Tuesday, November 24, 2009

I John 2:7-11 word study

As I continue my study of John's first epistle I find the author's focus in this section to be quite intriguing to say the least. He changes the manner in which he addresses his readers and his choice of words not only present a need for social action but also seems to suggest that the benevolent care of others is a true test for identifying genuine Christ followers.

I will share my interpretation of this passage later this week (Lord willing) but for now look over the word study below and see if you do not draw similar conclusions to mine. Be sure to conduct your own word study for comparison sake. The more research we have the better our interpretation will be.

The Text: I John 2:7-11
7 Brethren, I write no new commandment to you, but an old commandment which you have had from the beginning. The old commandment is the word which you heard from the beginning. 8 Again, a new commandment I write to you, which thing is true in Him and in you, because the darkness is passing away, and the true light is already shining.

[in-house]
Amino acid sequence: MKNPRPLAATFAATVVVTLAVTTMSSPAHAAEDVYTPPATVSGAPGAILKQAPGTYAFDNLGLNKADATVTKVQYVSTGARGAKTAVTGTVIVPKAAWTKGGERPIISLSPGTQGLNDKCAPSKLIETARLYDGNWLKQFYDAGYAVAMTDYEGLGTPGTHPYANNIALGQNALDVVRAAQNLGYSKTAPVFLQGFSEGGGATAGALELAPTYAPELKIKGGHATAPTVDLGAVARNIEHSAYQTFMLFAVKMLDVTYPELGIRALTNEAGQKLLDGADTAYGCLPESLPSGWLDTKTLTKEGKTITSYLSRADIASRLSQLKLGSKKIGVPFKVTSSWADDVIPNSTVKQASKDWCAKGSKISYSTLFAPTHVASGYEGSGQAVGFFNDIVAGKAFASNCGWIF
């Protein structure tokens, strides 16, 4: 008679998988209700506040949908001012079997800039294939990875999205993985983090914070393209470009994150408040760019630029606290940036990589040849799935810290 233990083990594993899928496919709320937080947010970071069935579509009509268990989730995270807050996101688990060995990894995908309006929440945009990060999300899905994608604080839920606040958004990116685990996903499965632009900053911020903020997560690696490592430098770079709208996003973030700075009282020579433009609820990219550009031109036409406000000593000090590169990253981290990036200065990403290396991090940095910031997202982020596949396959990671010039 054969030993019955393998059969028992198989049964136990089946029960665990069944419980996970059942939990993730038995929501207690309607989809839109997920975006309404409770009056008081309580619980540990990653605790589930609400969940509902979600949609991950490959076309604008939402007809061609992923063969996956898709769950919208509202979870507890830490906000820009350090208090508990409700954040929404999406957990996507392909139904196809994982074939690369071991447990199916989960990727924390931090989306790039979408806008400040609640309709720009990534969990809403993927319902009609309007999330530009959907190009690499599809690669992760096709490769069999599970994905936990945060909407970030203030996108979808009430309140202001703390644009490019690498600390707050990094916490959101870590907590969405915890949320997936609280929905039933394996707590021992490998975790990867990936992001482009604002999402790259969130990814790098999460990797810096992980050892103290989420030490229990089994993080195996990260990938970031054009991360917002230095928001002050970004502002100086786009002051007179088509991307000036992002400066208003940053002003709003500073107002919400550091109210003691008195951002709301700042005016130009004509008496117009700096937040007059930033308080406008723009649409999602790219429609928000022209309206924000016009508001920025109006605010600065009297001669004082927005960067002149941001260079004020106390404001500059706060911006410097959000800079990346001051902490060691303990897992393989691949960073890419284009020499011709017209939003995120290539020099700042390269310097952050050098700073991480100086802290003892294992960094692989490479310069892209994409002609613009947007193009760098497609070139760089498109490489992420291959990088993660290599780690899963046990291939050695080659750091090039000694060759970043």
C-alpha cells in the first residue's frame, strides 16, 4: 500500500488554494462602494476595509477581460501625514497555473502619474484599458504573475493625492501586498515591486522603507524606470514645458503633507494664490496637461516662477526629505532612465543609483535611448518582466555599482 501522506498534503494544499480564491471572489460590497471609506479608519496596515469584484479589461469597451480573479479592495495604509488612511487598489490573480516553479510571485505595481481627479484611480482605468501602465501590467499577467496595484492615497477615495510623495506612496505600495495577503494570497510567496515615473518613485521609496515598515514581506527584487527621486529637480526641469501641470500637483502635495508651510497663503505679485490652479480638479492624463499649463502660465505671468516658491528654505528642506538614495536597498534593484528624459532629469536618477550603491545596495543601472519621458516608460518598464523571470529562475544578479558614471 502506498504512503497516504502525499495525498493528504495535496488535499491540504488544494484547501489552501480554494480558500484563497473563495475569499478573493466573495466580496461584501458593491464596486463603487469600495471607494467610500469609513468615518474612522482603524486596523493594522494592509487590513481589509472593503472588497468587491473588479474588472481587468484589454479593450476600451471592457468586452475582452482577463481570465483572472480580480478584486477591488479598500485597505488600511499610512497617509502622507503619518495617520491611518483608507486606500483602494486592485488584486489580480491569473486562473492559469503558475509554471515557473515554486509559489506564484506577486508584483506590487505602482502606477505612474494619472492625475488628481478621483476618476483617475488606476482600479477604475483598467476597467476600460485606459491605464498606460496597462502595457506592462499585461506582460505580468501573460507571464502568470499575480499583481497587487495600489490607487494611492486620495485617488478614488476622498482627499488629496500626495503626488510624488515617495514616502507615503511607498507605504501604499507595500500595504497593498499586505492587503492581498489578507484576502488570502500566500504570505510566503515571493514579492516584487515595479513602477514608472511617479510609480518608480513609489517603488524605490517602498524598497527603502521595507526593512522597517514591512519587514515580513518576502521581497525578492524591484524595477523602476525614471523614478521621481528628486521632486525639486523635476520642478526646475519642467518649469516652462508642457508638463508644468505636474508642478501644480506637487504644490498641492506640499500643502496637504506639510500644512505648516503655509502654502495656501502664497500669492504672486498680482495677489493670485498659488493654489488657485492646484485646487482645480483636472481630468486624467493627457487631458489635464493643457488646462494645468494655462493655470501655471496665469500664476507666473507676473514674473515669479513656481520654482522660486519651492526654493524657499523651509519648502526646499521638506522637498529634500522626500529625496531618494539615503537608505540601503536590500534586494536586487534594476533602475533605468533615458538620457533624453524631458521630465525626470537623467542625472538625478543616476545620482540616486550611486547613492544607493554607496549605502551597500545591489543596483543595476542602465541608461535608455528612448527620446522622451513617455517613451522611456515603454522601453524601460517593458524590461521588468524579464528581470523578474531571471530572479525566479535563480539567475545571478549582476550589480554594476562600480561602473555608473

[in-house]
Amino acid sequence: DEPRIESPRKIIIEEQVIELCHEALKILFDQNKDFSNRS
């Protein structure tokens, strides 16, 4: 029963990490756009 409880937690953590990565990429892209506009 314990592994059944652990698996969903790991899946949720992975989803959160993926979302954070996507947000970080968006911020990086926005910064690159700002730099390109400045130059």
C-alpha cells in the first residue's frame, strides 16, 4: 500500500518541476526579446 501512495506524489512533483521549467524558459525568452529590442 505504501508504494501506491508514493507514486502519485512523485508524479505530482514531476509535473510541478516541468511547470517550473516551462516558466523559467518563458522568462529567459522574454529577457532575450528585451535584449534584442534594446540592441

9 He who says he is in the light, and hates his brother, is in darkness until now. 10 He who loves his brother abides in the light, and there is no cause for stumbling in him. 11 But he who hates his brother is in darkness and walks in darkness, and does not know where he is going, because the darkness has blinded his eyes.

Word Study:
"Brethren" (adelphos) meaning humankind or coming from the womb in likeness

"new" (kainos), new in the sense of freshness; refreshing

"old" (palaios), worn out; obsolete

"commandment" (entole), injunction or precept

"beginning" (arche), point of commencement; first estate or ranking

"thing" (hen-heis), appears in the negative tense meaning certain and abundant

"true" (alethinos), meaning truthful or truth filled

"darkness" (skotia), shading, dimness, or obscurity

"past" (parago), meaning to lead near; to go along with; departed

"light" (phos), to make manifest; fire within

"shines" (phaino), meaning to be seen

"hates" (miseo), to detest; persecute; to be loveless for

"brother" (same as brethren, see above definition), meaning fellow human

"love" (agapeo-agan), to love in a social or moral sense.

"stumbling" (skandalon), to be trapped; to be or do a thing of offense

"walks" (peripateo), meaning to be occupied with

"blinded" (tuphloo), to make blind; to obscure

"eyes" (ophthalmos), vision or sight. Also used in reference to a jealous side glance

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